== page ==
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Josh Tidsbury/The Gauntlet

Rosza unveils new studio

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Thanks to a new recording studio in the Rozsa Centre, students can now record their awesome yodelling talent in stereo sound right here on campus.

Although the studio, unveiled Monday, was originally a part of the plans for the Rozsa Centre, a lack of funding prevented the studio from being realized until recently.

"It was built with the hall," said Assistant Dean of Fine Arts Ian Warwick. "But we didn't have the money for the equipment."
The recording studio, which cost $440,000, was funded by philanthropists Ted and Lola Rozsa, who donated $40,000, and the Calgary Community Lottery Board, which donated $400,000. A high demand for recording studios made the Rosza Centre a prime choice for the donation.

"[The Calgary Community Lottery Board] had a lot of requests for recording equipment by schools and community groups," said Warwick. "Here, they [could] offer the best facility in the city."

As a result of the donation, the Faculty of Fine Arts was able to purchase new recording equipment. The recording studio will be most beneficial to U of C music students, providing them with the opportunity to record recitals and performances.

"They've always made archival recordings at the University Theatre or Boris Roubakine which, in comparison, is the difference between a shoebox and a mansion," said Events Coordinator Luke Dahlgren "They're like night and day."
Sound Recording Consultant Michael Macphee, who was pleased with the quality of the new equipment, agreed.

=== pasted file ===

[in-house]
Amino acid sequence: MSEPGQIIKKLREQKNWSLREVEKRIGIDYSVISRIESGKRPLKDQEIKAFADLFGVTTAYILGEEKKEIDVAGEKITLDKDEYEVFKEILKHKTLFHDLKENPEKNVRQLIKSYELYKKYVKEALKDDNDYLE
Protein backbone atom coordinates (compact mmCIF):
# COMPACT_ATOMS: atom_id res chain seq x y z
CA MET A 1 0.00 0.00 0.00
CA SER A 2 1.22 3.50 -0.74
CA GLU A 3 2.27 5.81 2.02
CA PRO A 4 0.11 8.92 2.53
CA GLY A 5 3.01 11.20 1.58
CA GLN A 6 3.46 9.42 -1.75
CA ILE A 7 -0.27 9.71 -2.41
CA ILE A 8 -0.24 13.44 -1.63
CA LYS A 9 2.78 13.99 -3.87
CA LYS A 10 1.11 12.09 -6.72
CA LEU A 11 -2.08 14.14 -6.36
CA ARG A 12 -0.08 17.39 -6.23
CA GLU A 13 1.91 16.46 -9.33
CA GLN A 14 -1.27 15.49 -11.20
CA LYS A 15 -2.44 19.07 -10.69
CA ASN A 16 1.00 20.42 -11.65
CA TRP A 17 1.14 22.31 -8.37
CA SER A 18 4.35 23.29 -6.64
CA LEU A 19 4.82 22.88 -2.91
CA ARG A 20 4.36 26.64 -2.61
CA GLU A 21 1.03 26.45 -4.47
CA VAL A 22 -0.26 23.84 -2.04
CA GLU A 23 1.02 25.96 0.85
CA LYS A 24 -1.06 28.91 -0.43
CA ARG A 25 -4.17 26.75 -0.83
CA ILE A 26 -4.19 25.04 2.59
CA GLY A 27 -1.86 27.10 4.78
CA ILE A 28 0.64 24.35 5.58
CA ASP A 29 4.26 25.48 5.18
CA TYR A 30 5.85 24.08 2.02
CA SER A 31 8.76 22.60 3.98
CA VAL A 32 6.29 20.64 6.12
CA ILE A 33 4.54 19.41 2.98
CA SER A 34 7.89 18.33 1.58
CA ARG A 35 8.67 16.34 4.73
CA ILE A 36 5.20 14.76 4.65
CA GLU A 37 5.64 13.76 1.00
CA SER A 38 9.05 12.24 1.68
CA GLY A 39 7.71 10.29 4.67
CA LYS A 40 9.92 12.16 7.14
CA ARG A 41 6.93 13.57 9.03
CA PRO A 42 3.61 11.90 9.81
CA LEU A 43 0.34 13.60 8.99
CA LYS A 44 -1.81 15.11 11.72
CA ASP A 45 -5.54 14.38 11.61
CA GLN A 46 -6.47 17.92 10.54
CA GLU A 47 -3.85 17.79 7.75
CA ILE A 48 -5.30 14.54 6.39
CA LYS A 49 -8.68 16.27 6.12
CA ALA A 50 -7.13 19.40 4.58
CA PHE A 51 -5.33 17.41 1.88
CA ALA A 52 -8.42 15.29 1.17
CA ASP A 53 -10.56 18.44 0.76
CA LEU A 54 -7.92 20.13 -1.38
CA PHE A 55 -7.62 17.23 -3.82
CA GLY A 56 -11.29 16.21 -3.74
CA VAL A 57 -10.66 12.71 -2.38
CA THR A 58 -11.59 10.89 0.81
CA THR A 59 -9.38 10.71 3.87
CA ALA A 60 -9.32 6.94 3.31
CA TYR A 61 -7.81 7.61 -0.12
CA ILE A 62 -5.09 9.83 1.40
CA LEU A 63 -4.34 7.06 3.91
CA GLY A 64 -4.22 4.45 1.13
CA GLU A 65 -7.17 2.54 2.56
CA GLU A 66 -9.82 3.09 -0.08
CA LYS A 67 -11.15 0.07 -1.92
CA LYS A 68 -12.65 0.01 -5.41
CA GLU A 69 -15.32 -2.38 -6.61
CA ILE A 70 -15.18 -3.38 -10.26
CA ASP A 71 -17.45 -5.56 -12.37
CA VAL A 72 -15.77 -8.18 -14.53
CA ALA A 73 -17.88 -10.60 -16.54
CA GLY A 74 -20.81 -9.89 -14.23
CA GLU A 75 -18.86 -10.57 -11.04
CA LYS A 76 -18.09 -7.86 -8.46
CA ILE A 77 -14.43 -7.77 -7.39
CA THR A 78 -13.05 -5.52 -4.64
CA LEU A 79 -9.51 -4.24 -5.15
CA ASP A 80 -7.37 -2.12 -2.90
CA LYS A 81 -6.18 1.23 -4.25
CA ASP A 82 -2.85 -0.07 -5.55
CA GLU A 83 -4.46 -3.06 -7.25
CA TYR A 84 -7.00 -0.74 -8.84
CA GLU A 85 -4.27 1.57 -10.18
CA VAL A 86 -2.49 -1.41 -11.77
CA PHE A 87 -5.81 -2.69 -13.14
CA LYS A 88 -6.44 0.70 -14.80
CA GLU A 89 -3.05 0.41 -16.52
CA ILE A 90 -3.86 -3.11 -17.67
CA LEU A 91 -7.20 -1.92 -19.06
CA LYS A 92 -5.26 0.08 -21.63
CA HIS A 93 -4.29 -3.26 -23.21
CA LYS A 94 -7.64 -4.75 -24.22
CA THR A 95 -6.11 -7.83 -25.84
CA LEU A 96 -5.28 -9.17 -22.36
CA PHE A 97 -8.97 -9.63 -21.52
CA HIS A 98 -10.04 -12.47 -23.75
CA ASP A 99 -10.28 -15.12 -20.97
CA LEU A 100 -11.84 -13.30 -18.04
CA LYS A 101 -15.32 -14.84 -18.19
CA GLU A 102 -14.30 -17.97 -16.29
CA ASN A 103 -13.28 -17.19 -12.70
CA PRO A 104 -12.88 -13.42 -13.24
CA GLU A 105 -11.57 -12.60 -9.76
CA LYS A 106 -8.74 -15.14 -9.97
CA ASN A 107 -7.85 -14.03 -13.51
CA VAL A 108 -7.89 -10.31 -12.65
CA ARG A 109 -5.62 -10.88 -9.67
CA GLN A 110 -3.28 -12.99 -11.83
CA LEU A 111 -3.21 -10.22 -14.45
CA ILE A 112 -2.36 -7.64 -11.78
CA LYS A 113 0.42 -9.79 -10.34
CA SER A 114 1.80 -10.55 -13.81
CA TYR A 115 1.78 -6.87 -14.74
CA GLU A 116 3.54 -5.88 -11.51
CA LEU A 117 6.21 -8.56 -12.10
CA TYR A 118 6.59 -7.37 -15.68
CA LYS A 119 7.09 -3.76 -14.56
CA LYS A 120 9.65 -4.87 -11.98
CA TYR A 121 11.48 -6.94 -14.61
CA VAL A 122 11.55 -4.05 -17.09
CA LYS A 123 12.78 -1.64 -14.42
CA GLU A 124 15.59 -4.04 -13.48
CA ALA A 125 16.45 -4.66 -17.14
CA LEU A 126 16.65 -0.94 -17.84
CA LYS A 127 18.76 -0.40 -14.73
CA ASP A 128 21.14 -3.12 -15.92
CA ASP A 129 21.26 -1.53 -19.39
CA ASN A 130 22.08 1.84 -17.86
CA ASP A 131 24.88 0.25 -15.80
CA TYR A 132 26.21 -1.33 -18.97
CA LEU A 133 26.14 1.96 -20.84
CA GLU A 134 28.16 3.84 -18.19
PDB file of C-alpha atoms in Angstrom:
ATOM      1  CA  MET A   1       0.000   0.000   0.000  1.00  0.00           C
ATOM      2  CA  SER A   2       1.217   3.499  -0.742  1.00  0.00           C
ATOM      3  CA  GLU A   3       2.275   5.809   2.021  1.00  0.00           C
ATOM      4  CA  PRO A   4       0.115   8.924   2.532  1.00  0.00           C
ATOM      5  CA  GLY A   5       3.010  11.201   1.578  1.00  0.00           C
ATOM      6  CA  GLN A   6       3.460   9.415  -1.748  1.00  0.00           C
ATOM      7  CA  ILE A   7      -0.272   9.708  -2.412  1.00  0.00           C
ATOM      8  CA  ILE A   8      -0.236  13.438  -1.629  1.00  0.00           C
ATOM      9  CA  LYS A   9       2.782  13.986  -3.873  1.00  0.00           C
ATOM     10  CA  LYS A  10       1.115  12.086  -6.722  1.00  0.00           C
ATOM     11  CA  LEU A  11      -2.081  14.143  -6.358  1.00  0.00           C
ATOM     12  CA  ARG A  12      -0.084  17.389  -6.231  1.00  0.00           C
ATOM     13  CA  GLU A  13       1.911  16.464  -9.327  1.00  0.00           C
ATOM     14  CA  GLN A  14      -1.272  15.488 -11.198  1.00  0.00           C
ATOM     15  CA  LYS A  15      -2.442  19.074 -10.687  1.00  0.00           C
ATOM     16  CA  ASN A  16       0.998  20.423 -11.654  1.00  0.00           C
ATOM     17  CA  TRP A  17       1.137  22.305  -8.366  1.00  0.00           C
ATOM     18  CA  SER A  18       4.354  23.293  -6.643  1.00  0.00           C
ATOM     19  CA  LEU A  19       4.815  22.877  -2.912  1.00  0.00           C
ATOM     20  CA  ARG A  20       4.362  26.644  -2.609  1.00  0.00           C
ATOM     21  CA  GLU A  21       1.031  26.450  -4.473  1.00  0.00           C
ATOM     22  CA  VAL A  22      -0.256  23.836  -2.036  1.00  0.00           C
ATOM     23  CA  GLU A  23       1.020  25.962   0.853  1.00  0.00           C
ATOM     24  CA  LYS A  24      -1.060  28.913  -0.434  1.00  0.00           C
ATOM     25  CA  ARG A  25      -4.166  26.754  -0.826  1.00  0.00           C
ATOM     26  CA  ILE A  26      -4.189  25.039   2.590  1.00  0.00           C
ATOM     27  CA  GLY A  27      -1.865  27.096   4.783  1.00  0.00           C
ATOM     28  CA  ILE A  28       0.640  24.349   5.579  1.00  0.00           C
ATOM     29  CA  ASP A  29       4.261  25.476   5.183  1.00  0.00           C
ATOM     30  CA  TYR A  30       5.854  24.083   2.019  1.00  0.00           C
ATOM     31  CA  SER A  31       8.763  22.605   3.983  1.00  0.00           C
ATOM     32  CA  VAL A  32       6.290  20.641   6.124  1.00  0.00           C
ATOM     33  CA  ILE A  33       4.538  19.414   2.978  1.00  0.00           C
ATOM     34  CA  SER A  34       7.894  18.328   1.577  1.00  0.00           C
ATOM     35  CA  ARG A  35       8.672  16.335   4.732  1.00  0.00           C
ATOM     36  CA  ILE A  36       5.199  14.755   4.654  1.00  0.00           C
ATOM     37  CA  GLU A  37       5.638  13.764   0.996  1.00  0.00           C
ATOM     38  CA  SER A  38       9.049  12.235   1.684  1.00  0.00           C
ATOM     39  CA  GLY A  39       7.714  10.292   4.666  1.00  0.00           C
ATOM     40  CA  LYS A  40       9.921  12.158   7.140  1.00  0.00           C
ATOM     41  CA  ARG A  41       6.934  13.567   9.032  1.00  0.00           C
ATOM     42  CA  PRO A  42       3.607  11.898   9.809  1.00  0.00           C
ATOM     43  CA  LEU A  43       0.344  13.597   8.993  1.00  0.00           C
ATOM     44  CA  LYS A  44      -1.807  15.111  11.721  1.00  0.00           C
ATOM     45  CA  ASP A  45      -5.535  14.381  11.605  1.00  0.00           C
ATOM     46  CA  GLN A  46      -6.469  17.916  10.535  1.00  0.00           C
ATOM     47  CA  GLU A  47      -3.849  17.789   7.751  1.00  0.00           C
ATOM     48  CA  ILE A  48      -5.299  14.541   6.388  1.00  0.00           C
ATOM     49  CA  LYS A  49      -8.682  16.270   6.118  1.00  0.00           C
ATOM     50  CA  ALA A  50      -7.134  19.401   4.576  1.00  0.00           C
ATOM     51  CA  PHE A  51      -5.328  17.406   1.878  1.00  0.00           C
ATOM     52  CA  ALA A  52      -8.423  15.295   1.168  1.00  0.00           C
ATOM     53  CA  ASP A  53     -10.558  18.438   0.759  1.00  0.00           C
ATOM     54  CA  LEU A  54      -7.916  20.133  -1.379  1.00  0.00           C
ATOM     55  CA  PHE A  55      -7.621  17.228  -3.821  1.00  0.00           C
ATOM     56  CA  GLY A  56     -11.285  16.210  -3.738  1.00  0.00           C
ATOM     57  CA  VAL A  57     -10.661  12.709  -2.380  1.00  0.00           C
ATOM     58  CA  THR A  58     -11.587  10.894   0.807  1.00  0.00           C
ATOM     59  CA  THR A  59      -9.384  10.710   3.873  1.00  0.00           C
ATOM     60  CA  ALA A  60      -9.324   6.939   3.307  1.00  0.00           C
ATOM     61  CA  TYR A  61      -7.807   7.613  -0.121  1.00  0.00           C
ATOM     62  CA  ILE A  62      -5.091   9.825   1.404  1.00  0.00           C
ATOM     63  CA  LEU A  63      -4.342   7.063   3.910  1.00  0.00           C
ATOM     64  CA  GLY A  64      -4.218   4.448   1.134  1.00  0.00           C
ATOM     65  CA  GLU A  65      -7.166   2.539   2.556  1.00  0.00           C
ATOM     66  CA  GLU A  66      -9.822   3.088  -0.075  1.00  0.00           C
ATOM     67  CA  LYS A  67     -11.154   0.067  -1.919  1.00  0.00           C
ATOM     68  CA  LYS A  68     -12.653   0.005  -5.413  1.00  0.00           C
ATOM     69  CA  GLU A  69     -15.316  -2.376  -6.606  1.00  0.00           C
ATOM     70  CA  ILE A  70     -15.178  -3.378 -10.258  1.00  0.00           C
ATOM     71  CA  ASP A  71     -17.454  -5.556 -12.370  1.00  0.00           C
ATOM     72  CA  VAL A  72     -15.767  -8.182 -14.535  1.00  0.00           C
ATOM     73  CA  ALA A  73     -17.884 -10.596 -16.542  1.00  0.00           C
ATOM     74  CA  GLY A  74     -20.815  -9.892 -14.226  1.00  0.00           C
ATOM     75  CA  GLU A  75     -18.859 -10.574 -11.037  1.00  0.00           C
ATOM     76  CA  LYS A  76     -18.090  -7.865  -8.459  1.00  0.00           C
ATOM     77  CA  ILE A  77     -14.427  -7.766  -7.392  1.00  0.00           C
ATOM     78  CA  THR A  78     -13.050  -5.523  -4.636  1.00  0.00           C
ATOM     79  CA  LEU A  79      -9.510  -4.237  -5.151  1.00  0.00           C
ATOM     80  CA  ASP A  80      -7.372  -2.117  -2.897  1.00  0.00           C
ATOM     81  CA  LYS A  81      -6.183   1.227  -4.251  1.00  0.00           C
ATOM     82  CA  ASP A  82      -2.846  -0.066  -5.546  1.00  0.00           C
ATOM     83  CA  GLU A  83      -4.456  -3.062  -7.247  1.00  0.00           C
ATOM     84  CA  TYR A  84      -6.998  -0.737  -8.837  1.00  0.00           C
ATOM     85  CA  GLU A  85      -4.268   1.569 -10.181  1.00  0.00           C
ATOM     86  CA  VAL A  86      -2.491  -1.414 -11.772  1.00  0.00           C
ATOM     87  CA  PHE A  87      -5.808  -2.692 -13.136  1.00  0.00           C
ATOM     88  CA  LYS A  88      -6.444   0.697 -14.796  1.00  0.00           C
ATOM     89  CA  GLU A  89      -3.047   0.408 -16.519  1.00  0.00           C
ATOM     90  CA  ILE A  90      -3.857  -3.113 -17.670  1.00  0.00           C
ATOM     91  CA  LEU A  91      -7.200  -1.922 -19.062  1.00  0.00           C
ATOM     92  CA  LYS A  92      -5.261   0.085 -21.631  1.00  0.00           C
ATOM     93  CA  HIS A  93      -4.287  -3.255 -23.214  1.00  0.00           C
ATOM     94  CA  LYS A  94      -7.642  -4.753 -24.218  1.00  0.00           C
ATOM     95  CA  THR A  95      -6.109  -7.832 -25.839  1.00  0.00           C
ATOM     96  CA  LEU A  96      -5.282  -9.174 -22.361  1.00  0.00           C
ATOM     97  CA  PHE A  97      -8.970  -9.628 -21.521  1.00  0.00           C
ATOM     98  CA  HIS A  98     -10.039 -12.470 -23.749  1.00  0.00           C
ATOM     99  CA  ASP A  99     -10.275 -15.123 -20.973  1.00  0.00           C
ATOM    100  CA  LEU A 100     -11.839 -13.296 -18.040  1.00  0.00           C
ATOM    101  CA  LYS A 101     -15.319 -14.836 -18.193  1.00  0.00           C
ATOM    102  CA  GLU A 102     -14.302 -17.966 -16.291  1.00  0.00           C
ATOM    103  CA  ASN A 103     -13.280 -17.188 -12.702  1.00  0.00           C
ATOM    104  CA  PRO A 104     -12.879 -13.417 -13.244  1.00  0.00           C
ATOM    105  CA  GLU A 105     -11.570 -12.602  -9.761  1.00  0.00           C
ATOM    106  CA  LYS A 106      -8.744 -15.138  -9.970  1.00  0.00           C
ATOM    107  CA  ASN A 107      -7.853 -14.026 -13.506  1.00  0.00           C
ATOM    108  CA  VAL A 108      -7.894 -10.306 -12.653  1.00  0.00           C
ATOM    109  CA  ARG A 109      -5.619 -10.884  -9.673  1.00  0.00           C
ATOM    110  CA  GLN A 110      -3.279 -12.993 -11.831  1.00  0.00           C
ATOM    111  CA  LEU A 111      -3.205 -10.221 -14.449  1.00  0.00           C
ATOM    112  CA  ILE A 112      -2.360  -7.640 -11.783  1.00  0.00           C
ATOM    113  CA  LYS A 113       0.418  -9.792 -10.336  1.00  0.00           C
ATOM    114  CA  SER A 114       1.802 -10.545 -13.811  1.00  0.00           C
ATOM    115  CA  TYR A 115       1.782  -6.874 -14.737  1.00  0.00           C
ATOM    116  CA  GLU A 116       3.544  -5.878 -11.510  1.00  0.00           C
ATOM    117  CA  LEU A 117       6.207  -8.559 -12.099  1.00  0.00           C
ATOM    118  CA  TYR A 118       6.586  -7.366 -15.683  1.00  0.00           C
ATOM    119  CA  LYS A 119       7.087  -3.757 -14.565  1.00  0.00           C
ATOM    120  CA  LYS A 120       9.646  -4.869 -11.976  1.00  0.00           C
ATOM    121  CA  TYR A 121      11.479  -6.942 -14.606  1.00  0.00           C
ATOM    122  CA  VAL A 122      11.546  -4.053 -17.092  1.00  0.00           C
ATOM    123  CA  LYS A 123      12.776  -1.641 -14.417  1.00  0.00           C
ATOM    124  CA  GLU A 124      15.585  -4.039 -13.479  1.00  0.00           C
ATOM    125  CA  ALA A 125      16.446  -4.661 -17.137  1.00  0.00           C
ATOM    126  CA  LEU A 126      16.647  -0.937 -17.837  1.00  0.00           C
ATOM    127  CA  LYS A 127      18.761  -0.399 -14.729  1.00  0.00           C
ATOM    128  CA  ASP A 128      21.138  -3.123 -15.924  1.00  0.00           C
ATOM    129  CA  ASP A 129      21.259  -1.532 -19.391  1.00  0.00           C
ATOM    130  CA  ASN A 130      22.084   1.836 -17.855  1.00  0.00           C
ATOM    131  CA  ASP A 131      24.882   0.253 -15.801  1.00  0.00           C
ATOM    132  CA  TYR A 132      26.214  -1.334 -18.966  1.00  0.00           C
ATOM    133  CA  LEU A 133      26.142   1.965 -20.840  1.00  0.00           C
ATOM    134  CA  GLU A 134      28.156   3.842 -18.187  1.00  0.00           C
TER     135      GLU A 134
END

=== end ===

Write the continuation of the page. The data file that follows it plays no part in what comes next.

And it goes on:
"It's as good as it gets," he said. "It's one of the standards in high quality DSD (direct stream digital). In fact, we're still waiting for software to make it work better. It's still under development."

For 10 hours each month, school and community groups will be allowed to use the recording facility at reduced rates.

"One of the best advantages of this is that it increased our opportunities to collaborate with schools," said Dean of Fine Arts Maurice Yacowar. "We grab every opportunity to have fine arts students from other schools to enjoy our presentations and use our facilities."

The studio will be available for rental at varying prices.

"There's quite a range of prices really," said University Theatre Manager Normand Bouchard. "We could say anywhere between $25-150 an hour."

Students in the music program in the Faculty of Fine Arts can use the facility for free, enabling the studio to be used as a learning tool.

"The opportunity for students is right here on campus," said MacPhee. "That gives a genuine sense of your musical talents."

First-year Master of Teaching student Tanya Romeike agreed.

"As a student, it's great to hear yourself as a benchmark for future musical growth," she said.

So far, six engineers are trained to use the equipment and will be hired on a contract basis. Starting next fall, courses in sound recording technology will be offered in the Faculty of Fine Arts.

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